As protests grow in New Caledonia, Australia backs France’s Indo-Pacific Strategy

As the French National Assembly and Senate debate changes to New Caledonia’s electoral laws, there are protests in the streets of Noumea. On Saturday 13 April, tens of thousands of supporters and opponents of independence rallied in the capital, mobilising around proposed changes to voting rights in the French Pacific dependency.

Backed by local anti-independence politicians, French President Emmanuel Macron wants to open up the electoral rolls for New Caledonia’s three Provincial Assemblies and Congress. The next local elections were scheduled in May, but a vote in the French National Assembly on 18 March has delayed the poll to an undetermined date before 15 December.

Currently, all French nationals of voting age resident in New Caledonia can vote for the French National Assembly in Paris, the French presidency, and in June’s elections for the European Parliament. However, the Noumea Accord – a framework agreement for New Caledonia signed in May 1998 – created a category of ‘New Caledonian citizens’, unique in French jurisprudence. Most indigenous Kanak and many other people born or resident in New Caledonia before 1998 can vote for the three decentralised provincial administrations (in the North, South and Loyalty Islands) and the 54-member national Congress.

This restricted electorate was a crucial achievement of the 1998 Noumea Accord, which has framed governance in New Caledonia for 25 years. In 1999, France’s Constitutional Court accepted the notion of New Caledonian citizenship and a restricted electorate, but proposed a “sliding” time limit on residency to decide who was eligible to vote. However, this restriction was “frozen” in 2007: today, in a country of 276,000 people, there are more than 40,000 French nationals who cannot vote in local elections.

The French government now seeks to expand voting eligibility, but legislation must pass through both houses of the French parliament, as well as a joint sitting required to amend provisions of the French Constitution. The French Senate passed the legislation on 2 April (albeit with amendments that weakened the government’s bill). It now goes to the French National Assembly for a vote on 13 May.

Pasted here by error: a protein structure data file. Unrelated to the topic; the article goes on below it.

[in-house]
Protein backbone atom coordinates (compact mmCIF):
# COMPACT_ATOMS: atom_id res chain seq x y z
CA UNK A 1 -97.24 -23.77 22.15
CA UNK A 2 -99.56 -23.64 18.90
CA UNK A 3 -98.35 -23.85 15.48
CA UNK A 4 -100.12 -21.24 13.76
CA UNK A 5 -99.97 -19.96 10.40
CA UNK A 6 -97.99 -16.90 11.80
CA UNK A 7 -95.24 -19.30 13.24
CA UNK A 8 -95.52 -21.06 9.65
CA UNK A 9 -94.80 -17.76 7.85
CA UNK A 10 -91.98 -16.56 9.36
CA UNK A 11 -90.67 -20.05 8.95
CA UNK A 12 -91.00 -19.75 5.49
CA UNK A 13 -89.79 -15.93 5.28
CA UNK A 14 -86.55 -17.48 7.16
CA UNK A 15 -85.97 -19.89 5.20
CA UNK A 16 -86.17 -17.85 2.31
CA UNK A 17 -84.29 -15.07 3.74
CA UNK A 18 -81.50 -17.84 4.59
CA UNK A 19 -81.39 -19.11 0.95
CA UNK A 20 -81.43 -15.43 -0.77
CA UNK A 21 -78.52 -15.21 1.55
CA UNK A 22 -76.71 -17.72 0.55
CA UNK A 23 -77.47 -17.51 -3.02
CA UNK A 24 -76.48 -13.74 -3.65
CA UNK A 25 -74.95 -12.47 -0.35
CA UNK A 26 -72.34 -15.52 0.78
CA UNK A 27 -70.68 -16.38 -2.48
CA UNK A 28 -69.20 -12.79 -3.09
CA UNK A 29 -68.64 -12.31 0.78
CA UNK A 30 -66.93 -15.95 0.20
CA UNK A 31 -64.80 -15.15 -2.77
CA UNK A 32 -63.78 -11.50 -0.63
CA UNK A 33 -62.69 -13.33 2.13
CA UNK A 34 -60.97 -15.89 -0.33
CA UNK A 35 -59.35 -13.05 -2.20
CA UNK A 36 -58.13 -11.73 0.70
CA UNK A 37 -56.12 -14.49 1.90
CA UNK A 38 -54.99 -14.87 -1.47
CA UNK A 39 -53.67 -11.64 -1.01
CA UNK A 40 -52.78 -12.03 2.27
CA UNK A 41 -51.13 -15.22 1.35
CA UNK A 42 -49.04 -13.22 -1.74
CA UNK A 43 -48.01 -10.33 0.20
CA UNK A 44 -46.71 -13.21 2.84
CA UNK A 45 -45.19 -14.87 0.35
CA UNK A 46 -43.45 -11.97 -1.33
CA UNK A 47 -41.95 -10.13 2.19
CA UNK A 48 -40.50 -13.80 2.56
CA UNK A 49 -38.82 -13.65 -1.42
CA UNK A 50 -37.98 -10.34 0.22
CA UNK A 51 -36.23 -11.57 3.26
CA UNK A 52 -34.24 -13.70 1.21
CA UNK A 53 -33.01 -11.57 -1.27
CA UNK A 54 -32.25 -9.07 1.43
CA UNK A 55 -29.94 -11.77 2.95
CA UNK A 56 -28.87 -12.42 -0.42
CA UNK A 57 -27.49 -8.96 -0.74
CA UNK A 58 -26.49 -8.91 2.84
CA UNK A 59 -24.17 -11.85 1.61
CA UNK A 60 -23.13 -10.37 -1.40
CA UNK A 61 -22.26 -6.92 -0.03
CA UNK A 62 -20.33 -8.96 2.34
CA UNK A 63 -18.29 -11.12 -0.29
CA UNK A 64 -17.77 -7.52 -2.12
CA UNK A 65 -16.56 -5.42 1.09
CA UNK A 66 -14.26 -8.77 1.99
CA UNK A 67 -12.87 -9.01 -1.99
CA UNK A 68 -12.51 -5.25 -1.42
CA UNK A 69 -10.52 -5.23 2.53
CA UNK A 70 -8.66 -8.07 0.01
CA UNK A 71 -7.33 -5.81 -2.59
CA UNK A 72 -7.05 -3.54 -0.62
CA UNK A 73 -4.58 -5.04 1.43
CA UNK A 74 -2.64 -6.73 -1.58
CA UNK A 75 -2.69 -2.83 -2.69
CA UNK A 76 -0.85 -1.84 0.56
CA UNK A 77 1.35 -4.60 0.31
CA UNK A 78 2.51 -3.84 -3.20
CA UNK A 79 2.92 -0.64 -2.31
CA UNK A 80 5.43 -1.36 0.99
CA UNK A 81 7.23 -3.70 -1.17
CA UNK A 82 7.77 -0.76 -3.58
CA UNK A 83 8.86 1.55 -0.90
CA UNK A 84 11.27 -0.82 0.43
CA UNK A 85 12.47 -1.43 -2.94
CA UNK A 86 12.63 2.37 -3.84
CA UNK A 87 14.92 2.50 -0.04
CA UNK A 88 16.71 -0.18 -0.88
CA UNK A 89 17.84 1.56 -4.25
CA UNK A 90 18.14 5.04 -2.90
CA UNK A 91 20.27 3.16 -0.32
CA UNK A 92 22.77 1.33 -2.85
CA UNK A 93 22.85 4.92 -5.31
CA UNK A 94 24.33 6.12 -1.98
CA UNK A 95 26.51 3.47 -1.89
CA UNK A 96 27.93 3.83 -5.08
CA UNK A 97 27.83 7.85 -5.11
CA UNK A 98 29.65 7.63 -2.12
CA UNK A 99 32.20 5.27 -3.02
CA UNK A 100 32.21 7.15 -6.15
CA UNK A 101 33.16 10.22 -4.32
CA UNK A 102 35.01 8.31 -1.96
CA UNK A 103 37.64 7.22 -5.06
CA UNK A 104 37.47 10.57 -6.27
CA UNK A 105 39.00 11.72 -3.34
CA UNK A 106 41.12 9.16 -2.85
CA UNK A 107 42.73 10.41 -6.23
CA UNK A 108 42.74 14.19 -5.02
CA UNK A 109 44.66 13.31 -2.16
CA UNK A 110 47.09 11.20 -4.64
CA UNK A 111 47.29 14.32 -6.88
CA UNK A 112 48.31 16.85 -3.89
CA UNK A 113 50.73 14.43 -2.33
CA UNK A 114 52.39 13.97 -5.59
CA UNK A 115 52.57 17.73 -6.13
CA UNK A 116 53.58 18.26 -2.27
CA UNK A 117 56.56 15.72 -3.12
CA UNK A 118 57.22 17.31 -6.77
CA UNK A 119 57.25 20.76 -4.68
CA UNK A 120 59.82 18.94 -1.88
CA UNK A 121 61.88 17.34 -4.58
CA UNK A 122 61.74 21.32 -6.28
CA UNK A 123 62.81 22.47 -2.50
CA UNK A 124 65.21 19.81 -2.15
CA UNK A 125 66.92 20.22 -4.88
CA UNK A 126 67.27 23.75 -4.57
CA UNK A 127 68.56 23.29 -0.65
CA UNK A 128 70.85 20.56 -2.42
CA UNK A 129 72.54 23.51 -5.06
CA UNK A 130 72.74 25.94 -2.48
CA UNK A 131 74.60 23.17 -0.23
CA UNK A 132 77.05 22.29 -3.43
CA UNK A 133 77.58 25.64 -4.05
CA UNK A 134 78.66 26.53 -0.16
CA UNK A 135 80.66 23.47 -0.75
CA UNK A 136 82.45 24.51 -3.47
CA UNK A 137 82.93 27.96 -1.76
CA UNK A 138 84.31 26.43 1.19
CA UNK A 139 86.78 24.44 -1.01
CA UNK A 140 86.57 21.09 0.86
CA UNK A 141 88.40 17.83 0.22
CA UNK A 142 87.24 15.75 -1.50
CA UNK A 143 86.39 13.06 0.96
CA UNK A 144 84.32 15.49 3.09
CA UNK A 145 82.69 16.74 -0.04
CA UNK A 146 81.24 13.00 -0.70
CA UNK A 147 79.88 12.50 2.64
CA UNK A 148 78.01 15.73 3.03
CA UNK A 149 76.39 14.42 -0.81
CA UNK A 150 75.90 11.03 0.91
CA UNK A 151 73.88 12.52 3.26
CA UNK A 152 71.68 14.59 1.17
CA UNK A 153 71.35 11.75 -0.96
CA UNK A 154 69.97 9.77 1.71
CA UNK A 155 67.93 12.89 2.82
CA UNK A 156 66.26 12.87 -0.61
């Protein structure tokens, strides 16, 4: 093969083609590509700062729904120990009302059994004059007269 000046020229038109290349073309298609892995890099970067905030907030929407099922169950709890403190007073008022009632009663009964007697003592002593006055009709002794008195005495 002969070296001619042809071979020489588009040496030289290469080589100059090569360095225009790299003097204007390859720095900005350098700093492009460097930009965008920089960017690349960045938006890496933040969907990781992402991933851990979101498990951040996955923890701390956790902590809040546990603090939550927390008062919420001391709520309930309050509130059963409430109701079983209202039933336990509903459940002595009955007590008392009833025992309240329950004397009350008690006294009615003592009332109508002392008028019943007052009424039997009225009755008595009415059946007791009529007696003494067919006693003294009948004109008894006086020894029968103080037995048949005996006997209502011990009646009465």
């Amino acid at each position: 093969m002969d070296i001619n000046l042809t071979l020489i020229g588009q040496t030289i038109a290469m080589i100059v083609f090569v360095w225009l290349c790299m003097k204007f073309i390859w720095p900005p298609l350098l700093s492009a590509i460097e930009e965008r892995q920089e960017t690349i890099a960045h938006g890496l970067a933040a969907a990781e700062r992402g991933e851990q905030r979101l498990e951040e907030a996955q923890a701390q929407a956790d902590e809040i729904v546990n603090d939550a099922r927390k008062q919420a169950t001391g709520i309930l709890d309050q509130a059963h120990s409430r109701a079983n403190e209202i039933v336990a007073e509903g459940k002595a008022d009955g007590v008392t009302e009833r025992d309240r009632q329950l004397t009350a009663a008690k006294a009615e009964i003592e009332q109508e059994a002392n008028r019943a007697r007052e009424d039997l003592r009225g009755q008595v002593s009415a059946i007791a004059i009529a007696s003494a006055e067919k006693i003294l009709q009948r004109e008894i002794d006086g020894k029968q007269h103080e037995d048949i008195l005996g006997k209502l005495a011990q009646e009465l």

Beyond this, key provisions of the Noumea Accord are entrenched in the French Constitution, so President Macron must also gain a 3/5 majority in a joint sitting of both houses of parliament at Versailles to change new Caledonia’s complex voting system.

Under the 1998 Noumea Accord, New Caledonia has three electoral lists. All French nationals can register on the General Electoral List (LEG) to vote for the French presidency, National Assembly in Paris and municipal councils. French citizens with continuous residence in New Caledonia from 1994 to 2014 can vote in referendums on self-determination (LESC). However only those New Caledonian citizens resident before November 1998 can register on the special electoral list for the three provincial assemblies and Congress (LESP). As detailed in this graphic, current plans to increase the electorate for the local legislature would add more than 25,800 extra voters (14.5% of the current LESP).

Source: Commission des Lois, Senat français: L’Essential sur le projet de loi constitutionnelle portant modification di corps électoral pour les élections au Congres et aux assemblées de province de la Nouvelle-Calédonie (April 2024), page 6.

As these parliamentary debates continue, political tensions are worsening in New Caledonia, amplified during a period of economic crisis (especially in the crucial nickel sector). The proposed reforms have split the community, and disrupted long-running talks amongst political leaders over a new political statute to replace the Noumea Accord, required after three referendums on self-determination in 2018-2021.

This political crisis has implications for Australia, one of New Caledonia’s closest neighbours – yet is largely ignored in our debates over Indo-Pacific strategy.